).

Wind instruments became more refined in the Classical period. While double reed
Double reed
A double reed is a type of reed used to produce sound in various wind instruments. The term double reed comes from the fact that there are two pieces of cane vibrating against each other. A single reed consists of one piece of cane which vibrates against a mouthpiece made of metal, hardened...

ed instruments like the oboe
Oboe
The oboe is a double reed musical instrument of the woodwind family. In English, prior to 1770, the instrument was called "hautbois" , "hoboy", or "French hoboy". The spelling "oboe" was adopted into English ca...

 and bassoon
Bassoon
The bassoon is a woodwind instrument in the double reed family that typically plays music written in the bass and tenor registers, and occasionally higher. Appearing in its modern form in the 19th century, the bassoon figures prominently in orchestral, concert band and chamber music literature...

 became somewhat standardized in the Baroque, the clarinet
Clarinet
The clarinet is a musical instrument of woodwind type. The name derives from adding the suffix -et to the Italian word clarino , as the first clarinets had a strident tone similar to that of a trumpet. The instrument has an approximately cylindrical bore, and uses a single reed...

 family of single reeds was not widely used until Mozart
Wolfgang Amadeus Mozart
Wolfgang Amadeus Mozart , baptismal name Johannes Chrysostomus Wolfgangus Theophilus Mozart , was a prolific and influential composer of the Classical era. He composed over 600 works, many acknowledged as pinnacles of symphonic, concertante, chamber, piano, operatic, and choral music...

 expanded its role in orchestral, chamber, and concerto settings.

Romantic era music

The music of the Romantic era, from roughly the second decade of the 19th century to the early 20th century, was characterized by increased attention to an extended melodic line, as well as expressive and emotional elements, paralleling romanticism
Romanticism
Romanticism was an artistic, literary and intellectual movement that originated in the second half of the 18th century in Europe, and gained strength in reaction to the Industrial Revolution...

 in other art forms. Musical forms began to break from the Classical era forms (even as those were being codified), with free-form pieces like nocturne
Nocturne
A nocturne is usually a musical composition that is inspired by, or evocative of, the night...

s, fantasias
Fantasia (music)
The fantasia is a musical composition with its roots in the art of improvisation. Because of this, it seldom approximates the textbook rules of any strict musical form ....

, and preludes
Prelude (music)
A prelude is a short piece of music, the form of which may vary from piece to piece. The prelude can be thought of as a preface. It may stand on its own or introduce another work...

 being written where accepted ideas about the exposition and development of themes were ignored or minimized. The music became more chromatic, dissonant, and tonally colorful, with tensions (with respect to accepted norms of the older forms) about key signatures increasing. The art song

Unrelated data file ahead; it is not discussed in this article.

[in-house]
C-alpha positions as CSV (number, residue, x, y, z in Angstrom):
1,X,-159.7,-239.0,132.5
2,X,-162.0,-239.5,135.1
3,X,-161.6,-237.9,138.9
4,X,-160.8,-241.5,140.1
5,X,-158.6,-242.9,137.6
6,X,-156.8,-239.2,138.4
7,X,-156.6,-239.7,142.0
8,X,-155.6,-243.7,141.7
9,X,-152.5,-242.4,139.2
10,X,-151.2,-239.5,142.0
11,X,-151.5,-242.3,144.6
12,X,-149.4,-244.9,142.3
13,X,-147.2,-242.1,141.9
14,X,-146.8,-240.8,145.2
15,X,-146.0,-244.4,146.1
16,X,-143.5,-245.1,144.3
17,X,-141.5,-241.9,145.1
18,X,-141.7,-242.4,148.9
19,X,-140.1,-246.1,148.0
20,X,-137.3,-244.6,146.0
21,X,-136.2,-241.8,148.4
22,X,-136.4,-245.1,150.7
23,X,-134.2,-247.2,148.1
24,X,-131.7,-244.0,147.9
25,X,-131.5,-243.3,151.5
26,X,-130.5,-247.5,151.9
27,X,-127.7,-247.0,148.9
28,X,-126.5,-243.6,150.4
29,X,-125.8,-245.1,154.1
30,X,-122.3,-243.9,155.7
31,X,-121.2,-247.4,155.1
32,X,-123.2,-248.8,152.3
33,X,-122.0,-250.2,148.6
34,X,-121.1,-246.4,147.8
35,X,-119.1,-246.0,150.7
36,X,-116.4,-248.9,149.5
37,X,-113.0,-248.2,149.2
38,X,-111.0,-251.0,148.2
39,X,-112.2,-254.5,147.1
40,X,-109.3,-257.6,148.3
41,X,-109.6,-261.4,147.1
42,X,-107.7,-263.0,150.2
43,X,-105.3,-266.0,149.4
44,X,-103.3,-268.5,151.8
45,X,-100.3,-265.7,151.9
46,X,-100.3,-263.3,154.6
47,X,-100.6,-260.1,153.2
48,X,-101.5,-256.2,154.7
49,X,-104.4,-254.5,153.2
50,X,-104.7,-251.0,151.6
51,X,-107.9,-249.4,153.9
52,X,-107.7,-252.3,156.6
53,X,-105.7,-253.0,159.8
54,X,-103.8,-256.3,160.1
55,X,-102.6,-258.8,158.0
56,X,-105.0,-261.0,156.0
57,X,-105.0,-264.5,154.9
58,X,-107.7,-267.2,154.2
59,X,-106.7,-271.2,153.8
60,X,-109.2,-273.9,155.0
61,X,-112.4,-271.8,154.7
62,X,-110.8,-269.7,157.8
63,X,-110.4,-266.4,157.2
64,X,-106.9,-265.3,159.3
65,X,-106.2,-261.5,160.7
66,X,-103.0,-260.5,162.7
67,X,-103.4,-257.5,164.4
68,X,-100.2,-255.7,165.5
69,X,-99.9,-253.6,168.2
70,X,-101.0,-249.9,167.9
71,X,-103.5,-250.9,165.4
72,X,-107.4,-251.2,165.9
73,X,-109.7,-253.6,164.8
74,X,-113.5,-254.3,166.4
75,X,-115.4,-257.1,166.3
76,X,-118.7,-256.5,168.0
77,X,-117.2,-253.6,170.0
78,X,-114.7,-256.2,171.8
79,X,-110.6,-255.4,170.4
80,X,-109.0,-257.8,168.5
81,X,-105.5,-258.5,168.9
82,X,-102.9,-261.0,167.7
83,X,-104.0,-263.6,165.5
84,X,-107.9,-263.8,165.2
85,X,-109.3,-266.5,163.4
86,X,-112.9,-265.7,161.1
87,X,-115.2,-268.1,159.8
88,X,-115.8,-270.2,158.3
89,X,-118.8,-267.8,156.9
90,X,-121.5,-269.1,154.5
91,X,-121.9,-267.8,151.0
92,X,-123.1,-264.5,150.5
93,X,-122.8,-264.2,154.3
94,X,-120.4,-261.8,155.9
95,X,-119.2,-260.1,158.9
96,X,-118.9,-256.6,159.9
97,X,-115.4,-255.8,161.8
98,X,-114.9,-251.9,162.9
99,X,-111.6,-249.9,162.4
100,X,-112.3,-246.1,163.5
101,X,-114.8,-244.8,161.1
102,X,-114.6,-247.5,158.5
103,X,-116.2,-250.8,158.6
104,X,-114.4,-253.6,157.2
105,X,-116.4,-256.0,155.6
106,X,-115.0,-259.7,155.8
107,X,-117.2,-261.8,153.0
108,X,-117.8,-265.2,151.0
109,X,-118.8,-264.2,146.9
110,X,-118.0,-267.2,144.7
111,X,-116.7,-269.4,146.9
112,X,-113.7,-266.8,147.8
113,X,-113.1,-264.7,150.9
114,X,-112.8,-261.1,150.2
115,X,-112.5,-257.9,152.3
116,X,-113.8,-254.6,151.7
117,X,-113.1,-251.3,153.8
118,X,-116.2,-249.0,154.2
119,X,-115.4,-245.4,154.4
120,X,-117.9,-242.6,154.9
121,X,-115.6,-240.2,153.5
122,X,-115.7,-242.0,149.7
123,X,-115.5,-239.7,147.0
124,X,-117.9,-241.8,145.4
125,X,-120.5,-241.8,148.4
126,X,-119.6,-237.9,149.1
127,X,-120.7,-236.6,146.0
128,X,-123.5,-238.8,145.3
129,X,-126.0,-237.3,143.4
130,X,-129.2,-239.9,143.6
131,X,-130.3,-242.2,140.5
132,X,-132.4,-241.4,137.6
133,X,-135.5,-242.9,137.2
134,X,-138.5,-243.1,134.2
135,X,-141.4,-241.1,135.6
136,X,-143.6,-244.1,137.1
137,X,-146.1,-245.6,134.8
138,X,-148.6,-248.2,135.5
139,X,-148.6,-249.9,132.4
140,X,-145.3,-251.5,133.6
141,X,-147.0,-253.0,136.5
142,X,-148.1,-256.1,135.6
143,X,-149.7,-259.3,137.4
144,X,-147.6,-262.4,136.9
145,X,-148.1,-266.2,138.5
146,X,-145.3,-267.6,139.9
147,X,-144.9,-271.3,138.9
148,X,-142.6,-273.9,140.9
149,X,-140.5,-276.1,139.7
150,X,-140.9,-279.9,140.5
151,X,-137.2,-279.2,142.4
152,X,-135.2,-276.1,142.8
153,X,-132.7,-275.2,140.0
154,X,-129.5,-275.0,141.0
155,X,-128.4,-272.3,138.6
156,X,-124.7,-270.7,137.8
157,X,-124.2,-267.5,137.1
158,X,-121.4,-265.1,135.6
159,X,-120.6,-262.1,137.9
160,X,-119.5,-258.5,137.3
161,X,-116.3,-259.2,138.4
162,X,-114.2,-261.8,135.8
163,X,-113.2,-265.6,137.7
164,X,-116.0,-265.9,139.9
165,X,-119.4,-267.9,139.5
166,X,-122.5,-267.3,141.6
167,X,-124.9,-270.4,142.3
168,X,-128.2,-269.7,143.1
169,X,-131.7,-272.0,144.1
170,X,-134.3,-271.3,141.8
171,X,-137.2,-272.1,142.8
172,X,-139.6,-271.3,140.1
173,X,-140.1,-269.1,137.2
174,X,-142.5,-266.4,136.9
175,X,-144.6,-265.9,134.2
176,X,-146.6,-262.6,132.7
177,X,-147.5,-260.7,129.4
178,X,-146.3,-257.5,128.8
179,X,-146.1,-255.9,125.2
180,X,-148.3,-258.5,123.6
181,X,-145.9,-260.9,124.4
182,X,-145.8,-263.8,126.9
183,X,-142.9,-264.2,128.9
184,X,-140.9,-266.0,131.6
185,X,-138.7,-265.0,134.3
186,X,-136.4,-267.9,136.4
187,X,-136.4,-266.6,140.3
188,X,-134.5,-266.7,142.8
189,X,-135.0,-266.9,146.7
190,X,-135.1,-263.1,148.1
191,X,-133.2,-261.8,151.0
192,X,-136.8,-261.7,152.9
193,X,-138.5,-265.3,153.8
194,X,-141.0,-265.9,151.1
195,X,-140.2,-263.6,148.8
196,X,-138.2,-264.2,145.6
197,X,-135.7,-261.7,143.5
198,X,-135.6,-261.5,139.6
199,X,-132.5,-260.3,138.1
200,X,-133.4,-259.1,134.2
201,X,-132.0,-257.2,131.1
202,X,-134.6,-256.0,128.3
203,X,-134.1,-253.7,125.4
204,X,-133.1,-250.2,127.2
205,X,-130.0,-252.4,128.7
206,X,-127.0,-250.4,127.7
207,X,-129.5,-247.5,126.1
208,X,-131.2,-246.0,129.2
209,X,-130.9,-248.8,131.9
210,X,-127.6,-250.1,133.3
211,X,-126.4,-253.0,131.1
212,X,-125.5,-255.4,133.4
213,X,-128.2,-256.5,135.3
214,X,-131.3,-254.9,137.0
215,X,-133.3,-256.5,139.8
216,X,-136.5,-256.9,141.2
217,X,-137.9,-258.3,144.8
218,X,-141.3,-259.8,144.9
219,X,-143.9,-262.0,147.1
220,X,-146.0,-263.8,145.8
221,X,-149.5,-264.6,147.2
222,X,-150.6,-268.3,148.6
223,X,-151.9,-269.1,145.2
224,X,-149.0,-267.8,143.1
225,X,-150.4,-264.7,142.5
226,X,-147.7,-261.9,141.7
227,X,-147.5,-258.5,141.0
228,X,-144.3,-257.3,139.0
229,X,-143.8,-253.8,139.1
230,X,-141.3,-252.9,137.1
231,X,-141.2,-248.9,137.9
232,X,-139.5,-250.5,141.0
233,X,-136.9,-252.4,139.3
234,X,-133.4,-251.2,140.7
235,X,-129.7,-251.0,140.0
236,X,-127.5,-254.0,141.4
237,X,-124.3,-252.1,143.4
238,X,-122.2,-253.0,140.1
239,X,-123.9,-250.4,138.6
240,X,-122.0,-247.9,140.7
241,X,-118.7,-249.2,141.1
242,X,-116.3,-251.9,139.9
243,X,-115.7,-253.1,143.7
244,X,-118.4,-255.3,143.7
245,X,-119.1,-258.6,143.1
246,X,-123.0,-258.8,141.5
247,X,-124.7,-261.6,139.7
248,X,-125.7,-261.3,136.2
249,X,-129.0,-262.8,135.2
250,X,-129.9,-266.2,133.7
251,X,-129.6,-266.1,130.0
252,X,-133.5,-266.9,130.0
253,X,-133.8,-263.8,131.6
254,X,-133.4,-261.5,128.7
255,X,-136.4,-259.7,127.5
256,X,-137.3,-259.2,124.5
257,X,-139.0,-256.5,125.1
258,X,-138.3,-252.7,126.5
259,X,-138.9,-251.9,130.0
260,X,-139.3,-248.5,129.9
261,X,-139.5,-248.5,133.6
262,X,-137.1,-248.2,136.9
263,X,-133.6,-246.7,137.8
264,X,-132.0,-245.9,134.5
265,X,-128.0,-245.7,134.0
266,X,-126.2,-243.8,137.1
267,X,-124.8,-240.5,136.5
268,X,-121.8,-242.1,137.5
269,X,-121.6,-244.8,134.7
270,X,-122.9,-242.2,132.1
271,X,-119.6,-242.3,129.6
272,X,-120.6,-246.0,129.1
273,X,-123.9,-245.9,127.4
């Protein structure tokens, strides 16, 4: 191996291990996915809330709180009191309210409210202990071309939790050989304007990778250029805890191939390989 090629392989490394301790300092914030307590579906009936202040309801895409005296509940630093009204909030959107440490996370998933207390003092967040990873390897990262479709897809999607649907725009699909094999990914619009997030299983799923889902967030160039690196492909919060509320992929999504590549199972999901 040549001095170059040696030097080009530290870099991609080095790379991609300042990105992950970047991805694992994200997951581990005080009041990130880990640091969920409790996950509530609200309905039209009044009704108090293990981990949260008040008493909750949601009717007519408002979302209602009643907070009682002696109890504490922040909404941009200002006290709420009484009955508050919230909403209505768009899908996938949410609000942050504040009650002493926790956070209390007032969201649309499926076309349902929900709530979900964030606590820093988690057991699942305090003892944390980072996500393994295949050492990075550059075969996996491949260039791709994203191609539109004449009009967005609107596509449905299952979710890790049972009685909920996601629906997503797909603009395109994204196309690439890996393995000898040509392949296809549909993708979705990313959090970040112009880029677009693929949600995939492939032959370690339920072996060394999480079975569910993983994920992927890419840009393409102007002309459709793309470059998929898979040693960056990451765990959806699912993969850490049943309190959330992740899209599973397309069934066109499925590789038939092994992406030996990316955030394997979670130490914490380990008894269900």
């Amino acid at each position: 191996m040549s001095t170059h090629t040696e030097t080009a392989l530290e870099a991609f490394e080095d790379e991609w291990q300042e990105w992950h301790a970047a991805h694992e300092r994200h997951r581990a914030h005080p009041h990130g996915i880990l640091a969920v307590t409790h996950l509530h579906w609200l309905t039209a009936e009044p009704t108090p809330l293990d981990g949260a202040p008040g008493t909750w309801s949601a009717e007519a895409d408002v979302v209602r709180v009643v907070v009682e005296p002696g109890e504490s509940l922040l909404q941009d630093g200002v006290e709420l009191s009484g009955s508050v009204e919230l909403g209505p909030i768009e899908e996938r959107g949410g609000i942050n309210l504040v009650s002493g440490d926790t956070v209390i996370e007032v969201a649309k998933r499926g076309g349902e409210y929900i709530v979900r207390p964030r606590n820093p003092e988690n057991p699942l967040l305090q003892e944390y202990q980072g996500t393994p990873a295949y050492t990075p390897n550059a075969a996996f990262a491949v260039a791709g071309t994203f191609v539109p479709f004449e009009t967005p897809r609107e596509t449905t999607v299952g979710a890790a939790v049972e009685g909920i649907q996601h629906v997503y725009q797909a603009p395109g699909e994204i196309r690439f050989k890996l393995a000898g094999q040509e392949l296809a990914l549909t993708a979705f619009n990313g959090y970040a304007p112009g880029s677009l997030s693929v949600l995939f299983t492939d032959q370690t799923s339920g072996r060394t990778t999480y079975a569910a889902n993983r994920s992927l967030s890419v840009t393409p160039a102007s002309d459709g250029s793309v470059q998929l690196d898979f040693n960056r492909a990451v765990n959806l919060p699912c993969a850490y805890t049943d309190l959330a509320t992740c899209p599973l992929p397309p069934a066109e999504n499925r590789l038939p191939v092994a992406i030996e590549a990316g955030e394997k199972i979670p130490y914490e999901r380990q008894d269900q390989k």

Art song
An art song is a vocal music composition, usually written for one voice with piano or orchestral accompaniment. By extension, the term "art song" is used to refer to the genre of such songs....

 (or Lied) came to maturity in this era, as did the epic scales of grand opera
Grand Opera
Grand opera is a genre of 19th-century opera generally in four or five acts, characterised by large-scale casts and orchestras, and lavish and spectacular design and stage effects, normally with plots based on or around dramatic historic events...

, ultimately transcended by Richard Wagner
Richard Wagner
Wilhelm Richard Wagner was a German composer, conductor, theatre director, philosopher, music theorist, poet, essayist and writer primarily known for his operas...

's Ring cycle
Der Ring des Nibelungen
Der Ring des Nibelungen is a cycle of four epic operas by the German composer Richard Wagner . The works are based loosely on characters from the Norse sagas and the Nibelungenlied...

.

In the 19th century, musical institutions emerged from the control of wealthy patrons, as composers and musicians could construct lives independent of the nobility. Increasing interest in music by the growing middle classes throughout western Europe spurred the creation of organizations for the teaching, performance, and preservation of music. The piano, which achieved its modern construction in this era (in part due to industrial advances in metallurgy
Metallurgy
Metallurgy is a domain of materials science that studies the physical and chemical behavior of metallic elements, their intermetallic compounds, and their mixtures, which are called alloys. It is also the technology of metals: the way in which science is applied to their practical use...

) became widely popular with the middle class, whose demands for the instrument spurred a large number of piano builders. Many symphony orchestras date their founding to this era. Some musicians and composers were the stars of the day; some, like Franz Liszt